Your browser is no longer supported

For the best possible experience using our website we recommend you upgrade to a newer version or another browser.

Your browser appears to have cookies disabled. For the best experience of this website, please enable cookies in your browser

We'll assume we have your consent to use cookies, for example so you won't need to log in each time you visit our site.
Learn more

The Brexit blame game

  • Comment

LGC’s essential daily briefing.

Over recent months Brexit has become the go-to scapegoat for any number of woes: from rising inflation to restaurant closures.

This week it emerged the final local government finance settlement has also fallen prey to the all-consuming beast that apparently now stalks every corner of the UK political landscape.

The final settlement, the details of which councils need in order to agree their 2017-18 budgets, is now due on 22 February. This is unprecedentedly late and less than six weeks before the start of the new financial year.

A number of sources have told LGC that Department for Communities & Local Government officials have blamed pressure on parliamentary time as a result of Brexit.

It is true that the Commons spent three days this week debating the bill which will pave the way for the UK’s withdrawal from the European Union and parliament is now in recess until 20 February. However, are we to believe that the final settlement is actually finalised and set to spend half term gathering dust on a civil servant’s desk?

The news this week that Surrey CC is to pilot 100% business rates retention from 2018-19, coming as it did after 48 hours of drama that appeared to be have been written by The Thick of It creator Armando Iannucci, suggests otherwise.

In case you missed it, the plot went something like this: after Surrey leader David Hodge (Con) backed down on plans to impose a 15% council tax increase, assuring council colleagues the government now understood Surrey’s plight and would act on social care funding, there was speculation the government might be planning to provide some relief for the sector as a whole.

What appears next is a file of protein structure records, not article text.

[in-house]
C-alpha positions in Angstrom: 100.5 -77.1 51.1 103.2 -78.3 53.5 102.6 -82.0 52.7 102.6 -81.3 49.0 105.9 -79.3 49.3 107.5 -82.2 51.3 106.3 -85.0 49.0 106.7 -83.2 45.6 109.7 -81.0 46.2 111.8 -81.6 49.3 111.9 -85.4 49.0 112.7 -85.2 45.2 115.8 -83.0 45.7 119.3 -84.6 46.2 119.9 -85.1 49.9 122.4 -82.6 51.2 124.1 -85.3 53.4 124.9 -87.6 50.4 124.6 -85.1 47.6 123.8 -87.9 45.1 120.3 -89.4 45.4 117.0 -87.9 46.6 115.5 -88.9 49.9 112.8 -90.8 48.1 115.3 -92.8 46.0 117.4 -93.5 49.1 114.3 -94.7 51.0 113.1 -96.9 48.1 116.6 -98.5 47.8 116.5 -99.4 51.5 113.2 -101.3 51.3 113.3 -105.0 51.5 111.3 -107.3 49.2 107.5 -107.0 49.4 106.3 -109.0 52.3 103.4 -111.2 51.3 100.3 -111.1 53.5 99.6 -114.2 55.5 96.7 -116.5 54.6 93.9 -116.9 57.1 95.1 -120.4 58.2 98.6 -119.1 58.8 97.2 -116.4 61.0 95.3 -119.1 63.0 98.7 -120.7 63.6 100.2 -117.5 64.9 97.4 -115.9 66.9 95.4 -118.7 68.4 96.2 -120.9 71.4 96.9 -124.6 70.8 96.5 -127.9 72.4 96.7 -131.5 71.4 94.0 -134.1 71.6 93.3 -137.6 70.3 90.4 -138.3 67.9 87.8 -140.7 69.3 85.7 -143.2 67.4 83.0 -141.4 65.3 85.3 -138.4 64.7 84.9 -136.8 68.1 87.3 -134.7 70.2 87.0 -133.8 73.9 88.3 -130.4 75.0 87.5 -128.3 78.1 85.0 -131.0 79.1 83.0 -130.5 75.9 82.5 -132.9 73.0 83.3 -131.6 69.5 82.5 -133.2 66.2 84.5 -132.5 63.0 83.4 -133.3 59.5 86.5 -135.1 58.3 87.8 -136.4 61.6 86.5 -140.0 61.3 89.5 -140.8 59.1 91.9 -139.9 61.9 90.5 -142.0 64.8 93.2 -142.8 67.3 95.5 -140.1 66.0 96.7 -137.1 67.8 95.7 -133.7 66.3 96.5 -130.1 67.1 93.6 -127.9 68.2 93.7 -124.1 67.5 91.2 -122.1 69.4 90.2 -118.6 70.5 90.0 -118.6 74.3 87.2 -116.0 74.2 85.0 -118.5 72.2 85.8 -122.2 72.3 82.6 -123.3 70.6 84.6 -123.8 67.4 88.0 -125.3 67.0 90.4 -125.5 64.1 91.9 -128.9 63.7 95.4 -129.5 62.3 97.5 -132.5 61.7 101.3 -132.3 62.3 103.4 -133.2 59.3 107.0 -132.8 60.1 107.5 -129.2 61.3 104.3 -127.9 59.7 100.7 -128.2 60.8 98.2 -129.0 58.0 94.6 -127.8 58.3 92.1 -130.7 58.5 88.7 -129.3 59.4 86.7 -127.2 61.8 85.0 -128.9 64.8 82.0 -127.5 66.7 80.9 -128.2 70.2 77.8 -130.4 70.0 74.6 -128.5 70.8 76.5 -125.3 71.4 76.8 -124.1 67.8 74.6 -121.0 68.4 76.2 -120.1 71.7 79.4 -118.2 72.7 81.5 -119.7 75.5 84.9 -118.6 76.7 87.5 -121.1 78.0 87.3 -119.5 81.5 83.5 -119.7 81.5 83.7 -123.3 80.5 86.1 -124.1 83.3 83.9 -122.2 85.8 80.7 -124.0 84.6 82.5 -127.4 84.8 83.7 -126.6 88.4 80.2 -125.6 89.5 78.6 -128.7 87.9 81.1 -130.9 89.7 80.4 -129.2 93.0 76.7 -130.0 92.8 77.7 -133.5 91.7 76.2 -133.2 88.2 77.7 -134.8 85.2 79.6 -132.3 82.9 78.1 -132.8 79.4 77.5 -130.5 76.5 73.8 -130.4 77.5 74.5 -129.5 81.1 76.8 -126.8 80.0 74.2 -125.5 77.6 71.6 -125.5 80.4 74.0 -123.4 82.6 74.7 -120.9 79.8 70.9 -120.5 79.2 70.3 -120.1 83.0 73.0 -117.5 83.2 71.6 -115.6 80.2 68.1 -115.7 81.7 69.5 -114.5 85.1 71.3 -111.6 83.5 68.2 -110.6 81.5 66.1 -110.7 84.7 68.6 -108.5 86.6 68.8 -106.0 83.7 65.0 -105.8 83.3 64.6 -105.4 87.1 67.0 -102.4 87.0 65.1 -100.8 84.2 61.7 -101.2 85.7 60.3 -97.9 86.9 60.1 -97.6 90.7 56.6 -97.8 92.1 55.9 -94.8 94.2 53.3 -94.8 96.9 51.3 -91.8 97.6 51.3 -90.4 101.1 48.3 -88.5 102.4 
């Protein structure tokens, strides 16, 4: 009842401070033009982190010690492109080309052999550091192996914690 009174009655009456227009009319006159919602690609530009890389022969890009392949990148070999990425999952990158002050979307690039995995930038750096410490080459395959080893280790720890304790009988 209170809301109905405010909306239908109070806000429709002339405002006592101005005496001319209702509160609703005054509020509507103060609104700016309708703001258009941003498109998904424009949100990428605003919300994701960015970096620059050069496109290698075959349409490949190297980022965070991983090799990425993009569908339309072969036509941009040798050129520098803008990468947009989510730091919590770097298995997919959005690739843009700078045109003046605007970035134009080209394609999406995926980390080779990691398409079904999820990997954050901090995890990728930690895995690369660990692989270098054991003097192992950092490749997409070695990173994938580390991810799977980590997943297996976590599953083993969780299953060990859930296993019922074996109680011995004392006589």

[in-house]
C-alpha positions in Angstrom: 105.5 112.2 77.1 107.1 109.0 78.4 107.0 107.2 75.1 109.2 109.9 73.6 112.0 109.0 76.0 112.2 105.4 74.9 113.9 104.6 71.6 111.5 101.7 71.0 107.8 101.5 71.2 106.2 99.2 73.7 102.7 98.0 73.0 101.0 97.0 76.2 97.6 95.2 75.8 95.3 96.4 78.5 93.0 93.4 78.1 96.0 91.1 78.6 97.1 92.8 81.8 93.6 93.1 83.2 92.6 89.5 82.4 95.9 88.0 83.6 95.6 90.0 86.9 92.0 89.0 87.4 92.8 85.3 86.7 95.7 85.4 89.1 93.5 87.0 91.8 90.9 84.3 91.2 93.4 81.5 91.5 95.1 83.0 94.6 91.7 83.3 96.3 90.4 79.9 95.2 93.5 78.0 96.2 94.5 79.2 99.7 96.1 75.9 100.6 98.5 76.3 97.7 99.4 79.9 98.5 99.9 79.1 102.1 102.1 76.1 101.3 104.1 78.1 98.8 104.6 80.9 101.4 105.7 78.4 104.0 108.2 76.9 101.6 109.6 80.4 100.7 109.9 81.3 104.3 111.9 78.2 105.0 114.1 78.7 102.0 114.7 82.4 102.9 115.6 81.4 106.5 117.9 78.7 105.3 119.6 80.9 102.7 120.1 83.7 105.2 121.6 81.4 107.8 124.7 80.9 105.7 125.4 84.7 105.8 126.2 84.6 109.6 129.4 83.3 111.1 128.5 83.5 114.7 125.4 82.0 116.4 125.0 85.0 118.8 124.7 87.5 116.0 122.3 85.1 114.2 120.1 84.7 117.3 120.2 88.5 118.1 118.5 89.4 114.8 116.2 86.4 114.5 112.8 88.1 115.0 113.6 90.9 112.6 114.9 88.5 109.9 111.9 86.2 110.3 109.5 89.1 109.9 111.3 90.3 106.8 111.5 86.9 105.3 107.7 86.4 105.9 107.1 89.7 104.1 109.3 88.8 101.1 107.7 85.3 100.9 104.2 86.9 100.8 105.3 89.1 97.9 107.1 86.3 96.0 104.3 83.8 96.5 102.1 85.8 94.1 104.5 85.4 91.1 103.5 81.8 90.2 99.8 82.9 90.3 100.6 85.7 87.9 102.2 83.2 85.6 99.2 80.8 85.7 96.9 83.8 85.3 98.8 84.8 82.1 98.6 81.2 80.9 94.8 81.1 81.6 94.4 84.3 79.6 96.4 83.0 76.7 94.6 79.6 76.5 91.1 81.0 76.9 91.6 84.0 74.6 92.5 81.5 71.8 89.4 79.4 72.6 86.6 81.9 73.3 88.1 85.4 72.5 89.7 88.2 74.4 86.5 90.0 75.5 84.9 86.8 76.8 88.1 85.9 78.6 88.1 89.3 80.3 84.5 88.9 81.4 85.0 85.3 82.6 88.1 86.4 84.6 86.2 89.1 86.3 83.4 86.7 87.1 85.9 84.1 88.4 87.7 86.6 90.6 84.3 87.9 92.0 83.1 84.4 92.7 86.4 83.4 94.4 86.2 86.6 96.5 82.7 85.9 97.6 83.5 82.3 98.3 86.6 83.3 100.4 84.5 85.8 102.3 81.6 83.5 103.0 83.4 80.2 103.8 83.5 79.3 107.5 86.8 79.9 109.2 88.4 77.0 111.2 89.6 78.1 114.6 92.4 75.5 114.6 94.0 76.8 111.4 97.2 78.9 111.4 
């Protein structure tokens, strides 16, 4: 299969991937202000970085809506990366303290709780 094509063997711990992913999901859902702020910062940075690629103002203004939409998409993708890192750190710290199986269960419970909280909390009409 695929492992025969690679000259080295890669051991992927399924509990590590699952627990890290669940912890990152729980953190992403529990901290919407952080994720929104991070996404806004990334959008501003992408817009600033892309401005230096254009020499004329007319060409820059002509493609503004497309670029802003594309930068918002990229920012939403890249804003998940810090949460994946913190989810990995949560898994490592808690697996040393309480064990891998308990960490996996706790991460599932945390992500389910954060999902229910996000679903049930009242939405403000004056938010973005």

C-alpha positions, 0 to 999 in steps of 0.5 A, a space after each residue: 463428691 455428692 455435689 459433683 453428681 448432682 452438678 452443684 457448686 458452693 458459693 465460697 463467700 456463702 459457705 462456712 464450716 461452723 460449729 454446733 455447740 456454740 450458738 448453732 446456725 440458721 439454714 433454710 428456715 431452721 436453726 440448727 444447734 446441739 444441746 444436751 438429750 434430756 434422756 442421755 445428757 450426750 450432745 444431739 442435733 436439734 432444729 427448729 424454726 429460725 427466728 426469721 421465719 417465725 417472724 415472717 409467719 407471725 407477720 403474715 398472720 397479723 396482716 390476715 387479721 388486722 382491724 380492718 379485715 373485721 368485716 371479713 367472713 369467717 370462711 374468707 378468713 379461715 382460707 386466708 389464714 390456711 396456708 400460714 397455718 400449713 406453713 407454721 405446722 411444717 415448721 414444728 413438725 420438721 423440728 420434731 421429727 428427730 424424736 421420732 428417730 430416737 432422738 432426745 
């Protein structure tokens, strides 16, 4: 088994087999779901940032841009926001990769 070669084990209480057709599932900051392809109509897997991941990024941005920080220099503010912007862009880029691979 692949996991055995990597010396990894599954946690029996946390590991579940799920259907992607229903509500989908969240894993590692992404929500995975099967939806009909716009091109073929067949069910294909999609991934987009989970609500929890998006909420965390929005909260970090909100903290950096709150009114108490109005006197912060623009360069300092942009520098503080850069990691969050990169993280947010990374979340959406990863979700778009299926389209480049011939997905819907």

But the following day a leaked text exchange emerged between Cllr Hodge and a ‘Nick’ he thought worked at DCLG (probably communities secretary Sajid Javid’s special adviser Nick King) but actually turned out to be a Labour party insider (whose number was in Cllr Hodge’s phone as they are both involved in the Local Government Association).

This exchange, which included the phrase ‘the numbers you indicated are the numbers that I understand are acceptable for me to accept and call off the R…’, strongly suggested some sort of preferential deal had been agreed between Surrey and the government.

Mr Javid was then forced to deny any sweetheart deal but at the same time announced Surrey would become a 100% business rates retention pilot, the only area without a devolution deal to be granted permission to do so. Presumably the districts were kept completely in the loop about this development…

Meanwhile, the fact that the details of the other planned 100% business rates retention pilots, some of which were first announced in last March’s budget, have yet to be finalised also suggests there could be more than a few ‘t’s to cross and ‘i’s to dot on the final settlement.

There is no doubt Brexit has plunged parts of Whitehall into something close to chaos, but in the case of the settlement it may just have bought ministers some much-needed time.

  • Comment

Have your say

You must sign in to make a comment

Please remember that the submission of any material is governed by our Terms and Conditions and by submitting material you confirm your agreement to these Terms and Conditions.

Links may be included in your comments but HTML is not permitted.